Edgar Allan Poe and the Great White Whale

By CL Bledsoe

I only read Melville’s Moby Dick two or three years ago, but in high school, I wrote an essay on it and made a “B”. The same is true of Sense and Sensibility and half the books I was supposed to read. If they looked interesting, I read them. Or didn’t. I honestly would’ve loved Melville at that age, but something else distracted me. Probably boobs. Regardless, I could write about these books and discuss them in class, whether I’d read them or not.

It was easy. Most of the plots had been “borrowed” by TV shows, and a scan of the book jackets filled in anything else I needed to know. There were always movie adaptations, but that could take upwards of an hour and a half to wade through. Who has that kind of time?

This was in the 80s, back when students had to physically go to the library to plagiarize a paper. Still, I spent most weekends there anyway, discovering Tolkien or Clive Barker. Why bother reading Melville? It’s a guy chasing a whale. Just like that episode of Star Trek: The Next Generation where Picard wants revenge on the Borg, except they’re cyborgs and Picard isn’t missing a leg, though his bald head is very white, like the whale. Still, close enough.

Don’t get me wrong; I am, and have always been, a reader. It’s something I got from my father; my whole family are readers, rarely to be seen without a book in hand, and even taking into account the odd book I skipped over, I was still a widely read teen. Many of the books we studied, I’d read independently, often years before. Sometimes, our class discussions became so interesting that I’d actually read the books I’d just been arguing about. Mostly, though, I was content to bluff through classes, because I’d read something else, instead. A “B” is a respectable grade, better than I deserved, and if it meant I could stick to reading Bradbury, Asimov, and King, so be it. Did I sleep nights? You bet.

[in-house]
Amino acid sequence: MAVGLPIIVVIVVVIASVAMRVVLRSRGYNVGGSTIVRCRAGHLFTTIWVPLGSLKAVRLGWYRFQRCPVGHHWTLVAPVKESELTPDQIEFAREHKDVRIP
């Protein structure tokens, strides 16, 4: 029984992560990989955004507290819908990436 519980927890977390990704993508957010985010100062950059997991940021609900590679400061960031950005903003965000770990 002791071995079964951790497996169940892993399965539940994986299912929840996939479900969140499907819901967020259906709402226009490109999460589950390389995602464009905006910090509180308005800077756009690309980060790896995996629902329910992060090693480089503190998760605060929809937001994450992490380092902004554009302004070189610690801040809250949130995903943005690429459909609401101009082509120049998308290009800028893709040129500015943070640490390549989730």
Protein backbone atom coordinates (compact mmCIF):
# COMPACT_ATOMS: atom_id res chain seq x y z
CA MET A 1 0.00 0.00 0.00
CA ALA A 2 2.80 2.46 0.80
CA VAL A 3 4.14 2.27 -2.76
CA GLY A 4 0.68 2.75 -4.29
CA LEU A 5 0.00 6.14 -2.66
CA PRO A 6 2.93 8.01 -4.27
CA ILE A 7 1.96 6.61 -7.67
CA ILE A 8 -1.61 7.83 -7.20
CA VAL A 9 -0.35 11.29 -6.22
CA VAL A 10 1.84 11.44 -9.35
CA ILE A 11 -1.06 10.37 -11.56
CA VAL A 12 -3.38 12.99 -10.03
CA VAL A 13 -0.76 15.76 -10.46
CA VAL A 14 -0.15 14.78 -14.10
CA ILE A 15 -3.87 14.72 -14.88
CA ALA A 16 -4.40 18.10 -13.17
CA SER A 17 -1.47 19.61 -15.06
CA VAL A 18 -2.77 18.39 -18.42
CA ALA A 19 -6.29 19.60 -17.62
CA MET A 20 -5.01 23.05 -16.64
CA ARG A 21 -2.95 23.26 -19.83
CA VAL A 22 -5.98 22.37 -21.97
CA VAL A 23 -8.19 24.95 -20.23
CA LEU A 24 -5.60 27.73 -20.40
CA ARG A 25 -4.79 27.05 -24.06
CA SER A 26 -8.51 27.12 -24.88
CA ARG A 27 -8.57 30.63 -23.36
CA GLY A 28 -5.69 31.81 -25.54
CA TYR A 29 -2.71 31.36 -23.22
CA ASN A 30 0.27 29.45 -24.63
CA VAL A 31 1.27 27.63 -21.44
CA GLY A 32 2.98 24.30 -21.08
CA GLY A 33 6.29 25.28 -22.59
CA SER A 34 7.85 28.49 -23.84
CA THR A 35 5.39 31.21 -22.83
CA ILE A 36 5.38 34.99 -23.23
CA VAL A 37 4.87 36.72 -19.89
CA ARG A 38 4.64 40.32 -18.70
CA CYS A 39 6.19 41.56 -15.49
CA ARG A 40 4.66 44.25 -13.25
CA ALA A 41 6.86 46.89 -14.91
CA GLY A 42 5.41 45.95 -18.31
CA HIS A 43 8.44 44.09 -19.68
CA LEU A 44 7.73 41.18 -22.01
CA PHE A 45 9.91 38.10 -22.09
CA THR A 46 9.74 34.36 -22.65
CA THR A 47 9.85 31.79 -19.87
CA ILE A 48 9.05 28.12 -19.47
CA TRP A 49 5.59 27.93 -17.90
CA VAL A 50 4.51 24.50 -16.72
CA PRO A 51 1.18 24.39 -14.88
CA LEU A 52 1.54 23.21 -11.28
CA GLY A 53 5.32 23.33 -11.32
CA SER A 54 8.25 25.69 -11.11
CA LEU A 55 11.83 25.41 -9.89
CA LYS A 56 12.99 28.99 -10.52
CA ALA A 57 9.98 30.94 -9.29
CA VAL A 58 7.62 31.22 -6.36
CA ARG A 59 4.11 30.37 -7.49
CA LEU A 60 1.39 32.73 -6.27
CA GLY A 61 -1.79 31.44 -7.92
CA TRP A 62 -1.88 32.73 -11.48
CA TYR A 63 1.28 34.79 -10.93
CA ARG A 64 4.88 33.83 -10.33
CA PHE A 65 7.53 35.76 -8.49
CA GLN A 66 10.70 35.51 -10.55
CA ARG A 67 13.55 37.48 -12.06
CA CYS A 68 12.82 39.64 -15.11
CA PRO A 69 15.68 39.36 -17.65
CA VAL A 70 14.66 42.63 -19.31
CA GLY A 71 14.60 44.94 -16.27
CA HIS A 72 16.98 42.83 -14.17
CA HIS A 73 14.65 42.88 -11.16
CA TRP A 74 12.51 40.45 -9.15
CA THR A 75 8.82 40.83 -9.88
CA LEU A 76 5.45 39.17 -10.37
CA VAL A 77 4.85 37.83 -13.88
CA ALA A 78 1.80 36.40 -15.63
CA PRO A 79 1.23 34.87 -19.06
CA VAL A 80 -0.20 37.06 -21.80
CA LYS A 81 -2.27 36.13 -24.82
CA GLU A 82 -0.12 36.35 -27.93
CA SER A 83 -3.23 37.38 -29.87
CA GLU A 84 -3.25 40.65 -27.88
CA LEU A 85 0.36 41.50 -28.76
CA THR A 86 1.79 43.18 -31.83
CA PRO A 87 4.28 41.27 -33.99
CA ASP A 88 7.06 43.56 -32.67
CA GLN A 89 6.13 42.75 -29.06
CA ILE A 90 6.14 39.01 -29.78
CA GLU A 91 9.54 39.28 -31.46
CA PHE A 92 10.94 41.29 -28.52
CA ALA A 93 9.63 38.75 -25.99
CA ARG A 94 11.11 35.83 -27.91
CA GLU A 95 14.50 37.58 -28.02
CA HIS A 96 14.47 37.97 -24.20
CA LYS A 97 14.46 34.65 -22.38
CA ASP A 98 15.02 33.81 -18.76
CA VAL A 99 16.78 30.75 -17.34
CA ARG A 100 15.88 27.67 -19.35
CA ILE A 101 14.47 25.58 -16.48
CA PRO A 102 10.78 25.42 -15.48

About halfway through my junior year, Mrs. B. gave us a list of books to choose from to write papers on for extra credit. I scanned the list, but nothing struck me.

“How about Edgar Allen Poe?” I asked. We’d read “The Cask of Amontillado,” in class. I could stand a novel-length treatise on bricking people up in walls.

“I don’t believe he wrote any novels,” Mrs. B. said.

But he had written one. It was called The Narrative of Arthur Gordon Pym of Nantucket. I had to order a copy from Jonesboro, the nearest town with a non-Christian bookstore. I took it to her, and with a shrug, I was allowed to follow my bliss.

According to the back cover, which I still have, the book is a sea narrative, following the stowaway Pym in two very similar, and yet increasingly disturbing storylines which eventually lead him to a more and more unfamiliar world as he tries to find Antarctica. It is something like the Ancient Mariner’s story in novel form, a haunted, dreamlike world full of savagery. It looked interesting, so I started reading it.

As described by the introduction, at the center of the book is the “hollow Earth” idea, based on the then hotly debated theories of John Cleves Symmes’ who believed that the Earth was not only hollow, but that the center could be entered at the poles and inhabited. It made me think of A Journey to the Center of the Earth, a book I’d devoured, along with everything I could find by Jules Verne, and I discovered that Verne had actually written a sequel to Poe’s book, entitled Le Sphinx des Glaces and was inspired by Pym to write Journey.

Even more interesting, an expedition was led by one Jeremiah N. Reynolds to the South pole in the 1830s, ostensibly to map the continent, but with the ulterior motive of finding an opening to this hollow land. Poe was so struck by the idea, that six years later, as he lay dying in Baltimore’s Washington College Hospital, some of his last words were, “Reynolds! Reynolds! Oh, Reynolds!”

The grotesque portrait of Poe I kept encountering as the stumbling addict who drank himself to death also appealed to my morbid teenage psyche. It was with some disappointment that I learned that it was mostly caused by posthumous character assassination, and not genuine debauchery. The real Poe was a tragic and clearly tormented figure, orphaned at the age of two, raised by an overbearing merchant who refused to pay Poe’s way through college. He married a young cousin who died of tuberculosis, echoing his mother’s early passing; death stuck to Poe’s clothes like pollen, going with him everywhere. He became famous for poems like “The Raven” and yet lived in poverty because poetry and short stories, much like today, simply didn’t sell. Still, the man could write.